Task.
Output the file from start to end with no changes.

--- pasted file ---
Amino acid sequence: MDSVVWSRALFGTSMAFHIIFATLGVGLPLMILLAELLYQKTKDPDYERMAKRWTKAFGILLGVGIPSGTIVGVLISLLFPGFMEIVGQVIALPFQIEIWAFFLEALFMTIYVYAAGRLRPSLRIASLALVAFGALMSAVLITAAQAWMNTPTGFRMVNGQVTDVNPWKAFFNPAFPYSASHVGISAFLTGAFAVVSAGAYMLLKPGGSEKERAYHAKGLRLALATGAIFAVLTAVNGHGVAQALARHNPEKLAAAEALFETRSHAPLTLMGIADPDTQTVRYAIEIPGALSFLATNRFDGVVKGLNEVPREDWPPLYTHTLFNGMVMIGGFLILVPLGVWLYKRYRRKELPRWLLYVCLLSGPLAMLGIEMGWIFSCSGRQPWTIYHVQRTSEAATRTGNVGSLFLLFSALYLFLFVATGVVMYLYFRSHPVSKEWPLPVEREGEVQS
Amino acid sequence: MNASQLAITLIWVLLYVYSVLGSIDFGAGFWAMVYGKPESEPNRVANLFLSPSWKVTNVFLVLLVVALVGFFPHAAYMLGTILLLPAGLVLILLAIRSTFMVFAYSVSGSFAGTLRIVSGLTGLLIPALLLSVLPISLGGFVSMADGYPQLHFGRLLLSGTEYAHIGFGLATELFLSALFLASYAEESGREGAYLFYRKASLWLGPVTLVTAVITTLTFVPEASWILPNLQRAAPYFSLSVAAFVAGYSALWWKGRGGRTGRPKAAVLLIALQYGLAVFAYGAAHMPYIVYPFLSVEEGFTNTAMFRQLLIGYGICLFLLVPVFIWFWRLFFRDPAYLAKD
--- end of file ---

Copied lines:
Amino acid sequence: MDSVVWSRALFGTSMAFHIIFATLGVGLPLMILLAELLYQKTKDPDYERMAKRWTKAFGILLGVGIPSGTIVGVLISLLFPGFMEIVGQVIALPFQIEIWAFFLEALFMTIYVYAAGRLRPSLRIASLALVAFGALMSAVLITAAQAWMNTPTGFRMVNGQVTDVNPWKAFFNPAFPYSASHVGISAFLTGAFAVVSAGAYMLLKPGGSEKERAYHAKGLRLALATGAIFAVLTAVNGHGVAQALARHNPEKLAAAEALFETRSHAPLTLMGIADPDTQTVRYAIEIPGALSFLATNRFDGVVKGLNEVPREDWPPLYTHTLFNGMVMIGGFLILVPLGVWLYKRYRRKELPRWLLYVCLLSGPLAMLGIEMGWIFSCSGRQPWTIYHVQRTSEAATRTGNVGSLFLLFSALYLFLFVATGVVMYLYFRSHPVSKEWPLPVEREGEVQS
Amino acid sequence: MNASQLAITLIWVLLYVYSVLGSIDFGAGFWAMVYGKPESEPNRVANLFLSPSWKVTNVFLVLLVVALVGFFPHAAYMLGTILLLPAGLVLILLAIRSTFMVFAYSVSGSFAGTLRIVSGLTGLLIPALLLSVLPISLGGFVSMADGYPQLHFGRLLLSGTEYAHIGFGLATELFLSALFLASYAEESGREGAYLFYRKASLWLGPVTLVTAVITTLTFVPEASWILPNLQRAAPYFSLSVAAFVAGYSALWWKGRGGRTGRPKAAVLLIALQYGLAVFAYGAAHMPYIVYPFLSVEEGFTNTAMFRQLLIGYGICLFLLVPVFIWFWRLFFRDPAYLAKD